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chamberlain, lord great

chamberlain, lord great. Originally in charge of the royal chamber and known as the master chamberlain, the office-holder had some financial responsibilities since part of the king's treasure was kept there. Later he lost most of his duties to the treasurer and other officers, but retained responsibility for the palace of Westminster, the opening of Parliament, and the introduction of new peers. He also attended the coronation and handed water to the monarch before and after the banquet. From 1133 the office was hereditary in the de Vere family, though with interruptions and vicissitudes, until it passed in 1626 to their cousins the Berties, as Lords Willoughby de Eresby.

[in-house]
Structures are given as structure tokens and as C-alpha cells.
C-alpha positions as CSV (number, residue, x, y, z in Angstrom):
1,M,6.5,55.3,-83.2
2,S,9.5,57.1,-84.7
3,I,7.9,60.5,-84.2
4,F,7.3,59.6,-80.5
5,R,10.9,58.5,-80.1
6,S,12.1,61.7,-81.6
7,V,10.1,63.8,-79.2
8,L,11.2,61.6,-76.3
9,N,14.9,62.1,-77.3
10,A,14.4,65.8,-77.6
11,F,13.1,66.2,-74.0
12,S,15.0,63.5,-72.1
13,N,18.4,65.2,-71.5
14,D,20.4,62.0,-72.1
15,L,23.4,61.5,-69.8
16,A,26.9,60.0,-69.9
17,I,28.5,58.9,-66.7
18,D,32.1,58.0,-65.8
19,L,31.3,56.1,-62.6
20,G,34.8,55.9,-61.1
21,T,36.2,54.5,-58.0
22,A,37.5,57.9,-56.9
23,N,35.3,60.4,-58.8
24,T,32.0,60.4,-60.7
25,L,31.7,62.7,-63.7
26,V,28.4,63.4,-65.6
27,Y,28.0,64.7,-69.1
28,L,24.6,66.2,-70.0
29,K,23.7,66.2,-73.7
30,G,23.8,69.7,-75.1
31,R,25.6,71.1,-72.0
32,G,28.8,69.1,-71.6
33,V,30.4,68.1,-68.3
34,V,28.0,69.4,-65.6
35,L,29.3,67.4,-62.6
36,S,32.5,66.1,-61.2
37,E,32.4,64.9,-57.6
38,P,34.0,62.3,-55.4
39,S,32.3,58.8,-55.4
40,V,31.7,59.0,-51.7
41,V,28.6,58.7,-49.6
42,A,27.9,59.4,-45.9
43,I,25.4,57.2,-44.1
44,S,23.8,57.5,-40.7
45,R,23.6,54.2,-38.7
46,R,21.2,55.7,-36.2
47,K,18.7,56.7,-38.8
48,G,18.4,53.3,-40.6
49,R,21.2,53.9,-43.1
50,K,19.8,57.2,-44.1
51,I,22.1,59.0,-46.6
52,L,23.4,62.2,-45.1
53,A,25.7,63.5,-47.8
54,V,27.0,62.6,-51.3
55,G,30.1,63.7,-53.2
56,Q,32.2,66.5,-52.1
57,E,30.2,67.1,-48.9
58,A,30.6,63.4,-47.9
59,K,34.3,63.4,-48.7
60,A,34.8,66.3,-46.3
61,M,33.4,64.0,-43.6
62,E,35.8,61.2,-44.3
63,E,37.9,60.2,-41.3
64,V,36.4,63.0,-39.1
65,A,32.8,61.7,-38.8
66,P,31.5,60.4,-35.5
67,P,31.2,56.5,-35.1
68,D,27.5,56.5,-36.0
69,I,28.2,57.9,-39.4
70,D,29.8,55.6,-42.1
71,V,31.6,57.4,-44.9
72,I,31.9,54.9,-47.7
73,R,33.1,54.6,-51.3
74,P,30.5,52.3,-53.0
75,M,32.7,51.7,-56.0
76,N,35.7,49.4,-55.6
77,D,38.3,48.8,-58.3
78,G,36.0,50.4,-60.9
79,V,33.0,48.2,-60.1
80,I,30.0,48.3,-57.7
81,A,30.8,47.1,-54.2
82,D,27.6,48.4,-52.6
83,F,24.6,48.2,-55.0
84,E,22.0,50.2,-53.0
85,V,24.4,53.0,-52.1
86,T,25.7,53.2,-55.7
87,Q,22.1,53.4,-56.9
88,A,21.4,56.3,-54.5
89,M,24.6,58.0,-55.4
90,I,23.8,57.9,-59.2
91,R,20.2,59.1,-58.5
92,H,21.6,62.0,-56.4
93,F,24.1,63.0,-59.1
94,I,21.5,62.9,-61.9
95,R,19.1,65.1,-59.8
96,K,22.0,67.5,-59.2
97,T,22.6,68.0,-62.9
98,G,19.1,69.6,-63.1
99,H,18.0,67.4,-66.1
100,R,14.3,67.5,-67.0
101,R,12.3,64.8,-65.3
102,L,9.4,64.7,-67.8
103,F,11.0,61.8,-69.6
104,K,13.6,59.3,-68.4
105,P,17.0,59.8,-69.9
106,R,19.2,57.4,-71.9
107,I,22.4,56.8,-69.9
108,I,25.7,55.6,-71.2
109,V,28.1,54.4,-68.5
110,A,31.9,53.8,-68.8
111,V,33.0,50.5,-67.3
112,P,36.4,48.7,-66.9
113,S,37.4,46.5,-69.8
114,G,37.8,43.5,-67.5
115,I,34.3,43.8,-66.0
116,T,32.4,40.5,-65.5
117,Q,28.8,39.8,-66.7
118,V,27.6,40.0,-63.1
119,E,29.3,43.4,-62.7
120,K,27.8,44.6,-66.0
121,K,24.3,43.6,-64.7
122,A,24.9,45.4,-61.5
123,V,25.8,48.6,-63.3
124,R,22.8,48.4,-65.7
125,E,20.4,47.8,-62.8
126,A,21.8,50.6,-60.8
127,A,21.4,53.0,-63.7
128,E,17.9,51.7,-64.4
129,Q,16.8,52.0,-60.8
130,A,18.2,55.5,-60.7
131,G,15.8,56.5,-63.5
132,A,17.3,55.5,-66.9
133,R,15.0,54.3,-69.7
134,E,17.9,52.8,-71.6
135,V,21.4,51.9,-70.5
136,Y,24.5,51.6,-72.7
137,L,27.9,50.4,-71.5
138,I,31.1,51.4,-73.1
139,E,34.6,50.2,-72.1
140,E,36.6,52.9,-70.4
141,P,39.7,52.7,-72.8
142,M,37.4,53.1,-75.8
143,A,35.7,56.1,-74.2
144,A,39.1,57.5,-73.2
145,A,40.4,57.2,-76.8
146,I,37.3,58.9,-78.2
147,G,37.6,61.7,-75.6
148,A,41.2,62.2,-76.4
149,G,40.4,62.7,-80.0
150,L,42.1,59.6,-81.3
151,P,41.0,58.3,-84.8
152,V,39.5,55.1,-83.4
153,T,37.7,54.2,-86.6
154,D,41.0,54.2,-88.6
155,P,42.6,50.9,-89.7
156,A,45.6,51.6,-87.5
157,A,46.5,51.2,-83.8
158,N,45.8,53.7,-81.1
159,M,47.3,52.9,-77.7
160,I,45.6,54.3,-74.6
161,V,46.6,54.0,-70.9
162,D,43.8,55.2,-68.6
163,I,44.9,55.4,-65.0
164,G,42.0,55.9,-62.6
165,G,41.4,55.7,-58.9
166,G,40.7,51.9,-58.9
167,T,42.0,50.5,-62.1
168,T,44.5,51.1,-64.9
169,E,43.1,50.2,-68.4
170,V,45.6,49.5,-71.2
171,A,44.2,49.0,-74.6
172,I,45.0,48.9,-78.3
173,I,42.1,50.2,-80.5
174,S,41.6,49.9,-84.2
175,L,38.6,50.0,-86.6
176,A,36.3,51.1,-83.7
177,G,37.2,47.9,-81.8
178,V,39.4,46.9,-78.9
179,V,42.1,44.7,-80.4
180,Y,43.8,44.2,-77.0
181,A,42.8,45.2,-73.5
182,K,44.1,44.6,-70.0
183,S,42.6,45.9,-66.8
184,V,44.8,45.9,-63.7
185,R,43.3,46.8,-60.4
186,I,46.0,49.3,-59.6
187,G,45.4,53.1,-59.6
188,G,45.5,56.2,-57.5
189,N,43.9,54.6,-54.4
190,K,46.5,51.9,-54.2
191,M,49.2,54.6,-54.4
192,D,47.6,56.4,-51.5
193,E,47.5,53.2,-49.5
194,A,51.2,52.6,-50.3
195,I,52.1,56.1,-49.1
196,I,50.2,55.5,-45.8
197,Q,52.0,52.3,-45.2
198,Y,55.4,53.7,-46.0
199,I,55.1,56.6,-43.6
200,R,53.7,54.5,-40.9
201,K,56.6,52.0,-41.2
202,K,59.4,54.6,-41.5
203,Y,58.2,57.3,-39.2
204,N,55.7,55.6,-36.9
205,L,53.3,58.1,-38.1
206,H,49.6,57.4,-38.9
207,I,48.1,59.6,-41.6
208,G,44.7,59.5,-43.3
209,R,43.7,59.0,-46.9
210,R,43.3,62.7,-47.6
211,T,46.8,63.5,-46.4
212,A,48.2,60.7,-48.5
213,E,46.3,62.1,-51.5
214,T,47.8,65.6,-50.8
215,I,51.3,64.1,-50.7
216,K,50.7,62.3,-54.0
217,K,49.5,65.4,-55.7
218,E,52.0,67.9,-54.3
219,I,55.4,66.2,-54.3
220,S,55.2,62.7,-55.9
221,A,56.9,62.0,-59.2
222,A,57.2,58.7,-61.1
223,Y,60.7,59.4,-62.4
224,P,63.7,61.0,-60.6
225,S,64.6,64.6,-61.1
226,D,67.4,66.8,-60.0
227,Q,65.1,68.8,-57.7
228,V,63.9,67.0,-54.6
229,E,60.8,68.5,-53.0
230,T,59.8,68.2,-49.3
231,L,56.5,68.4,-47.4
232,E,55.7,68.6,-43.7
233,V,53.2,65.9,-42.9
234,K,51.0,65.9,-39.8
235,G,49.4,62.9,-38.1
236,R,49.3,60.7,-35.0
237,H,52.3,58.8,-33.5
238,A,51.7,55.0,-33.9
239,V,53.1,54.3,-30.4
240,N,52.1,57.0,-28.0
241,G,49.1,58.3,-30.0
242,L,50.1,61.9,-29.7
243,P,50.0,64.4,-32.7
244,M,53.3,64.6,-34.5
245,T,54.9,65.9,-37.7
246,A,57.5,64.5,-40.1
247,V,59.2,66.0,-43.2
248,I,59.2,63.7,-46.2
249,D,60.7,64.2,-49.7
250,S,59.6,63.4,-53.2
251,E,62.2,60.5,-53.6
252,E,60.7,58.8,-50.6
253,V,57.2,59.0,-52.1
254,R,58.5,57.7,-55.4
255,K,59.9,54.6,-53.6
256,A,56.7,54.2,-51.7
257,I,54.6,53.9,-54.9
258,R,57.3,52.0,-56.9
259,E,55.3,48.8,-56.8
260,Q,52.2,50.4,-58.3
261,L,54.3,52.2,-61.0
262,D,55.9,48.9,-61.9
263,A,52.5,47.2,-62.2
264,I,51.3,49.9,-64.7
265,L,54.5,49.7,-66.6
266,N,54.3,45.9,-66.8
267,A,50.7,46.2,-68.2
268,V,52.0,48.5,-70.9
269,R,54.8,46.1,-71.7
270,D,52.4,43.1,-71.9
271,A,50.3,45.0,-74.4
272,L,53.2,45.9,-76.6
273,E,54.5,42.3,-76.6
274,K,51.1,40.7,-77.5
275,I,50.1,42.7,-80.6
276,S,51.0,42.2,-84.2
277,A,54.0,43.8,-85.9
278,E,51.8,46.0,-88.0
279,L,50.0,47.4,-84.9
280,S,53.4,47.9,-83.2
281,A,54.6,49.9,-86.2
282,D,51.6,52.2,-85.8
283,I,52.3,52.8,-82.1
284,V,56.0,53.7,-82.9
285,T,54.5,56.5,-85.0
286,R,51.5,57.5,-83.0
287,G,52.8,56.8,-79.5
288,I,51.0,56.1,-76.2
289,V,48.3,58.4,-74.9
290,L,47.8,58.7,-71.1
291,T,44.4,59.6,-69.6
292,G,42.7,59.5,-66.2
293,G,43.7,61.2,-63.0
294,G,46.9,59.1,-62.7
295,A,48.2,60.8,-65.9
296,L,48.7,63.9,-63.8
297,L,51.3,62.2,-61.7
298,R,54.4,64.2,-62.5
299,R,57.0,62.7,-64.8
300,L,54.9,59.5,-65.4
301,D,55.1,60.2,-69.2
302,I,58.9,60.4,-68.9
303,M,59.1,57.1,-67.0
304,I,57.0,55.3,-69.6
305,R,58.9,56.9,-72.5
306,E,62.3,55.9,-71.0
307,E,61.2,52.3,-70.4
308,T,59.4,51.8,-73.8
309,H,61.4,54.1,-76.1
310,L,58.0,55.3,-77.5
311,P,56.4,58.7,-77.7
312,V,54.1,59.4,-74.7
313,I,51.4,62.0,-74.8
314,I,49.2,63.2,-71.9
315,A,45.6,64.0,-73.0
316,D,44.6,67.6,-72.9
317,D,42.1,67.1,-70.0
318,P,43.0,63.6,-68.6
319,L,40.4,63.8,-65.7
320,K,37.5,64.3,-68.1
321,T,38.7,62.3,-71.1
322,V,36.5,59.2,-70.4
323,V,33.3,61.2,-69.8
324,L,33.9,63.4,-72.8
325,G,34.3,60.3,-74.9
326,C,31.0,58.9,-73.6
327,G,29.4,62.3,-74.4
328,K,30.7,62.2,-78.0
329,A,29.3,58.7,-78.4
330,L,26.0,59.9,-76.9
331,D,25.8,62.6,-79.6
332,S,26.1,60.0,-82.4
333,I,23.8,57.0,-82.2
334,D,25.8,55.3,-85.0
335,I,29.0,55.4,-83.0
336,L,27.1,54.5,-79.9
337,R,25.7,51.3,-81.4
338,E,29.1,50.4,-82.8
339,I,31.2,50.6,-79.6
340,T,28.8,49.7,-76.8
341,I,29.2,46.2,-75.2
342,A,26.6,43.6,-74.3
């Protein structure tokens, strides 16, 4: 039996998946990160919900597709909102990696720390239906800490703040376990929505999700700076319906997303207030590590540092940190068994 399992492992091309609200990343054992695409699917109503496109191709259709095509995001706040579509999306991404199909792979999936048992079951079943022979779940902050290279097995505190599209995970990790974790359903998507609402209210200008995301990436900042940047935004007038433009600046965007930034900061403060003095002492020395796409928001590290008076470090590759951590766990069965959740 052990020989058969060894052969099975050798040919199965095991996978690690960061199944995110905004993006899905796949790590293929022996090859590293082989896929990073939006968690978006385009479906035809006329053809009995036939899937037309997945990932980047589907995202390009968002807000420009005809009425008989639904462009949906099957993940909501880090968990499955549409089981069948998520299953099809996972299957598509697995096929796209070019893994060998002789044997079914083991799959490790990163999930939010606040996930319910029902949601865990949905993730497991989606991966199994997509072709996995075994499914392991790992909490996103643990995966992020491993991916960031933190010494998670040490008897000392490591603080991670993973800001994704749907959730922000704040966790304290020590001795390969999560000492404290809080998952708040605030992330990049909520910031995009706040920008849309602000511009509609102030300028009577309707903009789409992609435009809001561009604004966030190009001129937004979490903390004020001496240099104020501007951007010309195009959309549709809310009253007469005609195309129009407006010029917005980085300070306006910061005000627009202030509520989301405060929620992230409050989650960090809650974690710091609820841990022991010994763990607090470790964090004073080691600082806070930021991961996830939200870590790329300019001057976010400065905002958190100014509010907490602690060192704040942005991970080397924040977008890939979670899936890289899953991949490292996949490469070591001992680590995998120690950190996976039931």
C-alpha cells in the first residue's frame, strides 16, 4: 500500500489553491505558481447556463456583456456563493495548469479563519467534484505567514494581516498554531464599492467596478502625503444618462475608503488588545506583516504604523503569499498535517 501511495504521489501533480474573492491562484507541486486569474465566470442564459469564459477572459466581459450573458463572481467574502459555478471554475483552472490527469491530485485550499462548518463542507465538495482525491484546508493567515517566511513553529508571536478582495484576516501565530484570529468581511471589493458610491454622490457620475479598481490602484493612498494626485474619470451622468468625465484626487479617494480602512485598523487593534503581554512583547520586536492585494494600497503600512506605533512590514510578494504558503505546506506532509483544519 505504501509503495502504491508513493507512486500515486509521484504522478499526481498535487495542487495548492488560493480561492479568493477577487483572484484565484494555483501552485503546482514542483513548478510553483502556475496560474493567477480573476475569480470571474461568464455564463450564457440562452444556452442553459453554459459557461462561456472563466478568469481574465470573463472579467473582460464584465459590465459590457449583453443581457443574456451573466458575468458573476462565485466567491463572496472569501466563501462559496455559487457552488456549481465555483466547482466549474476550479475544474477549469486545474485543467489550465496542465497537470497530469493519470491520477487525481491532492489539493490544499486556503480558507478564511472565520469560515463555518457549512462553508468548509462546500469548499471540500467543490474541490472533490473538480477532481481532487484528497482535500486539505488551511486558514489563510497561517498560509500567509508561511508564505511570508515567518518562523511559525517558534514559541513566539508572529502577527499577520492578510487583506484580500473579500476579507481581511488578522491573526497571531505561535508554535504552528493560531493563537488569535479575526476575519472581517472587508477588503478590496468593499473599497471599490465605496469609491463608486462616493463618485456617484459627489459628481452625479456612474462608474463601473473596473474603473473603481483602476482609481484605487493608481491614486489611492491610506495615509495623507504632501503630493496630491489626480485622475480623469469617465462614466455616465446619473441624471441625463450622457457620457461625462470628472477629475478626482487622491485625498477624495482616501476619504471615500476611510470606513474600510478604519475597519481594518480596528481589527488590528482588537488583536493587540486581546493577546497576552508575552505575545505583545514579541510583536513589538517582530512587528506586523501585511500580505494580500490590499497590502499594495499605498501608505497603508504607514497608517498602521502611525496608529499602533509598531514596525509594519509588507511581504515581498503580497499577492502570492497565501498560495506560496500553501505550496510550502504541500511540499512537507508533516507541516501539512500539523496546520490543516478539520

The office of lord chamberlain is quite distinct. He has direct charge of the royal household and in 1737 was given the power of licensing plays. This was strengthened by an Act of 1843 and not abolished until 1968. The vice-chamberlain is a deputy to the lord chamberlain.

J. A. Cannon

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